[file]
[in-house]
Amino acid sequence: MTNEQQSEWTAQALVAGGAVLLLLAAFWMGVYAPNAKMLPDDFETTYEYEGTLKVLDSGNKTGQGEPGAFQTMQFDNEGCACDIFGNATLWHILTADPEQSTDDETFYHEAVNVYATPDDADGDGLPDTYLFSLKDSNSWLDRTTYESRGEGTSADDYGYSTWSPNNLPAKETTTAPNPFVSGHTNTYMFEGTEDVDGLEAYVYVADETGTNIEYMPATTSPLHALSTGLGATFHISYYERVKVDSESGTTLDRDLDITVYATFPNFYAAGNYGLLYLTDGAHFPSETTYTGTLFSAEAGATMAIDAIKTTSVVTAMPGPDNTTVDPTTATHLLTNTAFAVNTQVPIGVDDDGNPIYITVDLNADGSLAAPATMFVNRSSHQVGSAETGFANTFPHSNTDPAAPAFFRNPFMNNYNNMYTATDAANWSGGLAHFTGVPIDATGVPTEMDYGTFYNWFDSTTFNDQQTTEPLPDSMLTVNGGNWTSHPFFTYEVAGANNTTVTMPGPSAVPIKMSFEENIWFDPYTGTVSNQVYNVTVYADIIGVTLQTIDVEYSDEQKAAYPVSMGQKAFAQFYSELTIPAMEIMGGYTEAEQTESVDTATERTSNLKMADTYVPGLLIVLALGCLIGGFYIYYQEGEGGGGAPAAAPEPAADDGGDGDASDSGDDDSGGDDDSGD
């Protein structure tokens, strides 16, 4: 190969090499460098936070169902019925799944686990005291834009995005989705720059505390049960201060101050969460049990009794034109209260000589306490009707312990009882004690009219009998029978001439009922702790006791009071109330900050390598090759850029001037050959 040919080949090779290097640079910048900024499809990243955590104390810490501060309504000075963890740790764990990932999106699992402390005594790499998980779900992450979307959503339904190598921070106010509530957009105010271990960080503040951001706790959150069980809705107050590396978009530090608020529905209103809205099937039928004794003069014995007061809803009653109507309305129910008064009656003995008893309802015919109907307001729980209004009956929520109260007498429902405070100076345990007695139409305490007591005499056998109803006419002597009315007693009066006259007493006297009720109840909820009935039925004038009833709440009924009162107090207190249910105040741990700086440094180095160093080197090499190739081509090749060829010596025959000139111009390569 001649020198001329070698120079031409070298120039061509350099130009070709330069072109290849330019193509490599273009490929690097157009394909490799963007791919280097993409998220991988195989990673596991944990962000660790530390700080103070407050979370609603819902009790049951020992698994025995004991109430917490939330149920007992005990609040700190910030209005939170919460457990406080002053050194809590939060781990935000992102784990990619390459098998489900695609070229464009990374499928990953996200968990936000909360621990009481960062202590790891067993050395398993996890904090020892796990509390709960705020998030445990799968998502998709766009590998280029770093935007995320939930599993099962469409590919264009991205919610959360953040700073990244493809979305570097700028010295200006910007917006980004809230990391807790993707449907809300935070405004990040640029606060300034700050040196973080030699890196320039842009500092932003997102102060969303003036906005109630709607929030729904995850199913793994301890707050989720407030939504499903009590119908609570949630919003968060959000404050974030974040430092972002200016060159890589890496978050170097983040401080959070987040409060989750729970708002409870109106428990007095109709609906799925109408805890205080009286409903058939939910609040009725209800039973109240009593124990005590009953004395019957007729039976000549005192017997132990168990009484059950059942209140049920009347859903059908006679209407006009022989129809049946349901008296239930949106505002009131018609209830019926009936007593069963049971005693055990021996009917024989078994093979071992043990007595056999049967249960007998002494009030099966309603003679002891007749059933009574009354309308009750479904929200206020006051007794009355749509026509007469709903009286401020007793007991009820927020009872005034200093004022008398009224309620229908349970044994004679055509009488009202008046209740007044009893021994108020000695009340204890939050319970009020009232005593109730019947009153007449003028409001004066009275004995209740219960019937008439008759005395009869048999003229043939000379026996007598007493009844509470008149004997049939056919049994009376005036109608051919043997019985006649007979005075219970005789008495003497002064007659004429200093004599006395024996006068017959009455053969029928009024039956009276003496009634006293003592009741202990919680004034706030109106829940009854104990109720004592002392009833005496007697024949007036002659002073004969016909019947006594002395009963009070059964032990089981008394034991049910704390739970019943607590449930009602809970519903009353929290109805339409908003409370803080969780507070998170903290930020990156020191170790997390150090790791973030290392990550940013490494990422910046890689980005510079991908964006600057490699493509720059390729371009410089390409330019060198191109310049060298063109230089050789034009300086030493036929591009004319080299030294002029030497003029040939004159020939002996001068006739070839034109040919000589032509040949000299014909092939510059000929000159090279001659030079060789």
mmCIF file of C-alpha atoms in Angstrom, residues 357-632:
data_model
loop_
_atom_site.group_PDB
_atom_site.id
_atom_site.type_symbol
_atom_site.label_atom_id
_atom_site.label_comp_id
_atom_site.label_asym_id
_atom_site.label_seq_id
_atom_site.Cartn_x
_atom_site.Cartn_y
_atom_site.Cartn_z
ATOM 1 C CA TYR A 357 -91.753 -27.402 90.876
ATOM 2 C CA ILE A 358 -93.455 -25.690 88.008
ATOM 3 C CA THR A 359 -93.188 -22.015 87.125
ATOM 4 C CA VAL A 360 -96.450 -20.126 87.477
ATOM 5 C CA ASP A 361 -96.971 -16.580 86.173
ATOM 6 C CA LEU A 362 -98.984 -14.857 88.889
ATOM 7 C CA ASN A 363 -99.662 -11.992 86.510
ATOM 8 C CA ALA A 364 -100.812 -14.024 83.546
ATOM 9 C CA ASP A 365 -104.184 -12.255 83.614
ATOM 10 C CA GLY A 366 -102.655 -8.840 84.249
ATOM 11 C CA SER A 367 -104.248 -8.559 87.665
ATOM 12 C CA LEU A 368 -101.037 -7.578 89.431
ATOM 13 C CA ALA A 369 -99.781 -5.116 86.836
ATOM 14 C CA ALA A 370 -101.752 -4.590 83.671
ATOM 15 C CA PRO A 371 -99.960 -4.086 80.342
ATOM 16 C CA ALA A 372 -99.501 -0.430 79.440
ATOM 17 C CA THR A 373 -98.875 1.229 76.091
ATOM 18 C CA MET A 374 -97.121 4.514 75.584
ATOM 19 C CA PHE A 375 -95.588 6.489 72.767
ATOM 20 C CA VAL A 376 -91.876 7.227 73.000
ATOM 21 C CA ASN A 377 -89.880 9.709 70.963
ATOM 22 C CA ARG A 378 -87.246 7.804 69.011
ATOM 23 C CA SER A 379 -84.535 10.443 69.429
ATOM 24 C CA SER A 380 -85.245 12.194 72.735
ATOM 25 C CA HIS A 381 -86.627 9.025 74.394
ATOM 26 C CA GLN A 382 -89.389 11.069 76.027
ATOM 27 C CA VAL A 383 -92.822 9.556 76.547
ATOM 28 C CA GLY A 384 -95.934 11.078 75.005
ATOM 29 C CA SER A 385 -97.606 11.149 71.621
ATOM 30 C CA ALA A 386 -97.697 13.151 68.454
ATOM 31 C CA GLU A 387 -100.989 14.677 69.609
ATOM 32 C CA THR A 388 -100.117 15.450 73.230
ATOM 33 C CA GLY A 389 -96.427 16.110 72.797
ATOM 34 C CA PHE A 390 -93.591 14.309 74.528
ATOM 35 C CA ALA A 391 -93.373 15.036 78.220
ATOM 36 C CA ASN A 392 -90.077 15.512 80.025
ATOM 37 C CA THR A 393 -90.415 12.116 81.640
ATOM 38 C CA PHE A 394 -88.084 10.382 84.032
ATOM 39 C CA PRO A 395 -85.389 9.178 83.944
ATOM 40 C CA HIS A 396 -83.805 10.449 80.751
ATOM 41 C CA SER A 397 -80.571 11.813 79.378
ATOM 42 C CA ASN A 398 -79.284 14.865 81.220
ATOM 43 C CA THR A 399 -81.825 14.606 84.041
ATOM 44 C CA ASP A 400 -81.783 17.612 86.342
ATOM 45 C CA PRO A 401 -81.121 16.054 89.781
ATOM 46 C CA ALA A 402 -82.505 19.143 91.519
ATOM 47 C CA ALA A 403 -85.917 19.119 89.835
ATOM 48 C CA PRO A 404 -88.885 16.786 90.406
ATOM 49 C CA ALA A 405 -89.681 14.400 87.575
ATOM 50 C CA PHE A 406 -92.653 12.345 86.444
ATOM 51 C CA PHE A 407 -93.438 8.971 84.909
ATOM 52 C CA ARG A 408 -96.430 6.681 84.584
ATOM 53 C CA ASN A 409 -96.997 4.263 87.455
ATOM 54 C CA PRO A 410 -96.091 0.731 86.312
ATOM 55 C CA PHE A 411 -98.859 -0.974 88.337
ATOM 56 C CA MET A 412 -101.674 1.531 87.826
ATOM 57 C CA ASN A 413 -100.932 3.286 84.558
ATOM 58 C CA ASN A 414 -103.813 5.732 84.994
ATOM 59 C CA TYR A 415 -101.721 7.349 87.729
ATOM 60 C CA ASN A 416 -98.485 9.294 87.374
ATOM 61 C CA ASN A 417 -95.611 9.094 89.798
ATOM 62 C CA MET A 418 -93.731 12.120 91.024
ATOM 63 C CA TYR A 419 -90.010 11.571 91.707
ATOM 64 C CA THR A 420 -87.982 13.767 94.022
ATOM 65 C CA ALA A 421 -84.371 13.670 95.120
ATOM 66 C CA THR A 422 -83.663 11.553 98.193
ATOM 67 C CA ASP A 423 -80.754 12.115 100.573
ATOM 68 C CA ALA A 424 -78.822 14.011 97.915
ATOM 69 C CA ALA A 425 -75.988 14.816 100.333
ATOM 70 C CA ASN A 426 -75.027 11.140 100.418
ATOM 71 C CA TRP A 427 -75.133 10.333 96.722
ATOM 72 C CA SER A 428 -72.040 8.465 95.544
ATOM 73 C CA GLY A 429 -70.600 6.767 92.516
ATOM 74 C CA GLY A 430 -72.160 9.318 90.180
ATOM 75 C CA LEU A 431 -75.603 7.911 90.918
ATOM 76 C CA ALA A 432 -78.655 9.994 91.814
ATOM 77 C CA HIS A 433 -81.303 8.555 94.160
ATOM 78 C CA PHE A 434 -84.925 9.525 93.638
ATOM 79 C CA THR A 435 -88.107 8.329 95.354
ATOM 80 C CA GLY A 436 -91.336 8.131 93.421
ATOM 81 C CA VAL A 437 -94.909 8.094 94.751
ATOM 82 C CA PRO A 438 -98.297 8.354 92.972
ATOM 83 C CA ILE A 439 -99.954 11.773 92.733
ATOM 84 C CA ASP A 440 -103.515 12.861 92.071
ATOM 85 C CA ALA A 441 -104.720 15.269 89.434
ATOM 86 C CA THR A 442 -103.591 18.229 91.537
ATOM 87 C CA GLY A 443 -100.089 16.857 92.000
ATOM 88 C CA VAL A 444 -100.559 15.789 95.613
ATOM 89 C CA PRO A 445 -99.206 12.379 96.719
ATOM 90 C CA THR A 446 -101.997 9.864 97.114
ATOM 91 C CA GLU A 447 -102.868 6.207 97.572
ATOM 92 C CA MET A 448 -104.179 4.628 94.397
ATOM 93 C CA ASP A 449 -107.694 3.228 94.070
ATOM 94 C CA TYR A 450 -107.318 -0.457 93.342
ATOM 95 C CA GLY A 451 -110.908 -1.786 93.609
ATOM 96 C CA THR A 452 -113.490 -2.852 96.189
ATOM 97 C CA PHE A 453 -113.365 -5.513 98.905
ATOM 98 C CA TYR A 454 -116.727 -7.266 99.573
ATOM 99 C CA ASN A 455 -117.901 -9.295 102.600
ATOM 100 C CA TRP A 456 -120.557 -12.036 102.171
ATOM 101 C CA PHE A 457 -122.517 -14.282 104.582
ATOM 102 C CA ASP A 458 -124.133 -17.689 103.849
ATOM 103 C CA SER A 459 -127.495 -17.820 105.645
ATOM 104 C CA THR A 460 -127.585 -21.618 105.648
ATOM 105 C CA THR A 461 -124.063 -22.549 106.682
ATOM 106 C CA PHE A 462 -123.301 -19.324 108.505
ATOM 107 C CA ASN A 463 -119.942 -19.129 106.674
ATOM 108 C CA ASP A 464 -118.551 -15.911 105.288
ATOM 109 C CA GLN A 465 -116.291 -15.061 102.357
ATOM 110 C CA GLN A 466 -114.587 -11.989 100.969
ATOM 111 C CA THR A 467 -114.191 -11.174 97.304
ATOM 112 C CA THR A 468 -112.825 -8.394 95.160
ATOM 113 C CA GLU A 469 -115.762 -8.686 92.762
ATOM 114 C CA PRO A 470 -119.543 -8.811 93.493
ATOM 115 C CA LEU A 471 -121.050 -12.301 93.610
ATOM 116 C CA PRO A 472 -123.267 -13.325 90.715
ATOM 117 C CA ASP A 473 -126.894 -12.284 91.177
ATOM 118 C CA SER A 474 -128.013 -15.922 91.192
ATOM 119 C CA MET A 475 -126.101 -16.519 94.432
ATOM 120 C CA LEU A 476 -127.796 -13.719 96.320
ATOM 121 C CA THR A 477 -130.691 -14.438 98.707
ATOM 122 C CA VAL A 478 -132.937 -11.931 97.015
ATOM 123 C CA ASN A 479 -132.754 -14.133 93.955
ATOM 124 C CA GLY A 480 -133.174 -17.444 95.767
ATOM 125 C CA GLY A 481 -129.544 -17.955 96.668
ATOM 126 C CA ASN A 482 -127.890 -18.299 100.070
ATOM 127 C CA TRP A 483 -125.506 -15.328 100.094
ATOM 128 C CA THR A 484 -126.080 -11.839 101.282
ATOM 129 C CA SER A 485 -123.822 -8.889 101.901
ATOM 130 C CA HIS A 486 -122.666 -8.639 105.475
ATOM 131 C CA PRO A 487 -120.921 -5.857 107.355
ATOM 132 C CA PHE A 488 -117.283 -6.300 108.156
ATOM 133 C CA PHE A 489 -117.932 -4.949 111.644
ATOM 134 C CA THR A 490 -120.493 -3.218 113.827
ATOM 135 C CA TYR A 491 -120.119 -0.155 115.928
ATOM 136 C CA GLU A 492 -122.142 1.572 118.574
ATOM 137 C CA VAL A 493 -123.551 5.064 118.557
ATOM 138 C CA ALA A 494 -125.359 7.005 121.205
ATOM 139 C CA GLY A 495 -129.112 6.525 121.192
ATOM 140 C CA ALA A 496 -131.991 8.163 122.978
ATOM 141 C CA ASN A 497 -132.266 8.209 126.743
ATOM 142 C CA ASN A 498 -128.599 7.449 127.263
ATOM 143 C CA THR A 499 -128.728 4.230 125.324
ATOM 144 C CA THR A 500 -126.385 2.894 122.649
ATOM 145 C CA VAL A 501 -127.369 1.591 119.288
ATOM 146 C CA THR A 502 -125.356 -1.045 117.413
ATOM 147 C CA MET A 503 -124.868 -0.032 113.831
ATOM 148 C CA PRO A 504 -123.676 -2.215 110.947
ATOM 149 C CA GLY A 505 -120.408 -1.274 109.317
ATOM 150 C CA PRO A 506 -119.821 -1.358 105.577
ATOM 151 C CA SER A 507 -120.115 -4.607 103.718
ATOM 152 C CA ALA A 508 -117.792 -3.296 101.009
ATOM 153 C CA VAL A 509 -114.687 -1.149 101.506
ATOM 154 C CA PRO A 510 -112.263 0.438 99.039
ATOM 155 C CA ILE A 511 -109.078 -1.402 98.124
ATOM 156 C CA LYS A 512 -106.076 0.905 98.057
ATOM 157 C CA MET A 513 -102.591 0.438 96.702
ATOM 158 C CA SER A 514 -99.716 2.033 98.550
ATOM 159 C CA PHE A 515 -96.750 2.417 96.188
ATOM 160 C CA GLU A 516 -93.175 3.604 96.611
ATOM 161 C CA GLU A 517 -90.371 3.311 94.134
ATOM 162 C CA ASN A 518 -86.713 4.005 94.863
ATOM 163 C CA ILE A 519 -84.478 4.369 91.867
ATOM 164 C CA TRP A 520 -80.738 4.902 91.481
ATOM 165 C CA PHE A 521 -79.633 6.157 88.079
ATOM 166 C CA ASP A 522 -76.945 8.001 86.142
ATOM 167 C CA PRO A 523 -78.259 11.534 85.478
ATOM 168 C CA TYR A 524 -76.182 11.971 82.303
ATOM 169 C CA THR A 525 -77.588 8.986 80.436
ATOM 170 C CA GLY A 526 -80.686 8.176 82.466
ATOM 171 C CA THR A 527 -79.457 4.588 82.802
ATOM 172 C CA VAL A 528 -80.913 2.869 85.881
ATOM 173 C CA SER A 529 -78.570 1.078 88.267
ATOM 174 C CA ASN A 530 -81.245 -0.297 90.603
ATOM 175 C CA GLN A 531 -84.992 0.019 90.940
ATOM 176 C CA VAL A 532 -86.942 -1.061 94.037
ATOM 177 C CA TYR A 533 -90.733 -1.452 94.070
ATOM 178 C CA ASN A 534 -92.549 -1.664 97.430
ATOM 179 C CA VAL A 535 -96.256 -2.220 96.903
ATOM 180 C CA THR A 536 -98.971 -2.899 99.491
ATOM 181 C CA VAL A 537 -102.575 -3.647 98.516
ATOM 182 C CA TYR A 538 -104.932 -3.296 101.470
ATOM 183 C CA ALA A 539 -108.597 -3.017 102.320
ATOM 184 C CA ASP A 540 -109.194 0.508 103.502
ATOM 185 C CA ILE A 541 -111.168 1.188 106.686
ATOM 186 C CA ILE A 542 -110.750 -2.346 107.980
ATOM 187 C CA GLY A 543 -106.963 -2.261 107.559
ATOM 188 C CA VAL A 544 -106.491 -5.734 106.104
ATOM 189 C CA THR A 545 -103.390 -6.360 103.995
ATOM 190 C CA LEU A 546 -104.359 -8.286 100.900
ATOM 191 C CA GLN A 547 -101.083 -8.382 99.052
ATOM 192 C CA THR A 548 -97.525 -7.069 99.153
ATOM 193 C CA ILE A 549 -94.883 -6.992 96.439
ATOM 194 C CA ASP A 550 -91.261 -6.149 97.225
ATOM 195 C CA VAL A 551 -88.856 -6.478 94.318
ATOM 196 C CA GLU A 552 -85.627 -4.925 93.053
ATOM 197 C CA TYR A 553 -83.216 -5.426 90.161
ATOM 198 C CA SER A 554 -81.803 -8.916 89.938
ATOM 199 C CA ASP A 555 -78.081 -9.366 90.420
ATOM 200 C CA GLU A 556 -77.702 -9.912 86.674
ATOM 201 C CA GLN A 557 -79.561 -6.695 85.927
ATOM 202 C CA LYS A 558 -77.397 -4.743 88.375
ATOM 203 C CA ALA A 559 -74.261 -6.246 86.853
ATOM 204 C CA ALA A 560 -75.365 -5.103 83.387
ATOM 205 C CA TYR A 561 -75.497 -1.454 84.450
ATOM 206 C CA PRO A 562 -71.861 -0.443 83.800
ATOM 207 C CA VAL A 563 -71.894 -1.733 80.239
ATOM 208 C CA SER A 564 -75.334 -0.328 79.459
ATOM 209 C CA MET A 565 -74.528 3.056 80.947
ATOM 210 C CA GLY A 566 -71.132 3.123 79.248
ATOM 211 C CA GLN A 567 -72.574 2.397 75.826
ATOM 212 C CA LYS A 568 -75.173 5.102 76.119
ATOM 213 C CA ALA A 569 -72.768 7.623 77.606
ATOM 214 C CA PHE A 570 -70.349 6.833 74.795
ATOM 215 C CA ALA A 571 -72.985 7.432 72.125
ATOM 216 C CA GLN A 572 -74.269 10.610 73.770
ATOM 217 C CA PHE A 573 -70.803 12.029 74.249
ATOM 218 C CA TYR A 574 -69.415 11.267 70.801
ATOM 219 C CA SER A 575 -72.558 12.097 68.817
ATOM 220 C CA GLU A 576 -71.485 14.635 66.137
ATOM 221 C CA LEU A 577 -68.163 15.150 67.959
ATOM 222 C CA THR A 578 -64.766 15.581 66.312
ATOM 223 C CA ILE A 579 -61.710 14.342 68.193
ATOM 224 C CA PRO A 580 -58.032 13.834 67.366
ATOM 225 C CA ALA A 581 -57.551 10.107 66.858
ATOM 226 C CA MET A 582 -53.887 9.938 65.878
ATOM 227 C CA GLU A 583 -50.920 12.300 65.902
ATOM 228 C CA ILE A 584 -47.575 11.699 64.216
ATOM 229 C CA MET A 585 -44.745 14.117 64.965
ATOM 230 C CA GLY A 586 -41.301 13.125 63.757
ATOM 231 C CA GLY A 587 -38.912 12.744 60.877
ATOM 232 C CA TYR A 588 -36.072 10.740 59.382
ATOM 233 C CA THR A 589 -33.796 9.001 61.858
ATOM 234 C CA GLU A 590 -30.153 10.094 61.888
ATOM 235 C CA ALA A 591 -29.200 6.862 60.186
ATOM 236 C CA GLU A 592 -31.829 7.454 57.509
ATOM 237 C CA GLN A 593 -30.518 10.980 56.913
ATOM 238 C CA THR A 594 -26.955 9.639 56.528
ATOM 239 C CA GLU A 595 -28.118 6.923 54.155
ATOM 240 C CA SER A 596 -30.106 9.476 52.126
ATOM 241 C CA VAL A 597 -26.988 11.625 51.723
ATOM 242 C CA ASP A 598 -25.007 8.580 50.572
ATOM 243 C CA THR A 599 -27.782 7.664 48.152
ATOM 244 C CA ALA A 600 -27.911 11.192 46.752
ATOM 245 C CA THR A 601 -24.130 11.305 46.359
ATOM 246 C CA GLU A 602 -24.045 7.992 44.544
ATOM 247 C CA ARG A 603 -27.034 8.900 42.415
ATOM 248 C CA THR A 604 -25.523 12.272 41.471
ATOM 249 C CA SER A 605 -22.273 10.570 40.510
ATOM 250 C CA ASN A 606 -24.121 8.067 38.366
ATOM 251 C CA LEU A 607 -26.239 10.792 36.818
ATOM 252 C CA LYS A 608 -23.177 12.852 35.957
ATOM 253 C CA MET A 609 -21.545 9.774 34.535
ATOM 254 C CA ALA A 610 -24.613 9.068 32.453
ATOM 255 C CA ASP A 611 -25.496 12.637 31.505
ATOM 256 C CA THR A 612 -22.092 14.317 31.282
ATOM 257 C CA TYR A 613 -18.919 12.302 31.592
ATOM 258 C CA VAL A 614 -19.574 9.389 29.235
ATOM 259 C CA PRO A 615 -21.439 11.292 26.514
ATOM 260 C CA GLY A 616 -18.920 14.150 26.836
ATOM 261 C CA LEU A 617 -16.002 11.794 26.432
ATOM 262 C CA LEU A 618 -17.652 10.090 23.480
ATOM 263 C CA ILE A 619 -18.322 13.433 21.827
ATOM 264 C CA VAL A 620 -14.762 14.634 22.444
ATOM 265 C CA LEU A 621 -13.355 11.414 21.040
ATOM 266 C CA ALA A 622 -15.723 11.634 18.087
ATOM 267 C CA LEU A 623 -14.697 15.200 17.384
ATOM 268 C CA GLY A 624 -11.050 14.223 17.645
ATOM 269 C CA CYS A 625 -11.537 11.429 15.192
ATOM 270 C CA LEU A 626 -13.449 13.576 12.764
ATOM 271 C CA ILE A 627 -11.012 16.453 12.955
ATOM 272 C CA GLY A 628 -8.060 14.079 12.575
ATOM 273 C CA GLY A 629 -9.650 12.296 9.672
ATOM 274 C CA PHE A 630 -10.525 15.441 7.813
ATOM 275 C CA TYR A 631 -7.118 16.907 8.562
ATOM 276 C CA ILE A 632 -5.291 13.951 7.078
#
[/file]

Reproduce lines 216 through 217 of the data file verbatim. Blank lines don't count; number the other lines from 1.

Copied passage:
ATOM 200 C CA GLU A 556 -77.702 -9.912 86.674
ATOM 201 C CA GLN A 557 -79.561 -6.695 85.927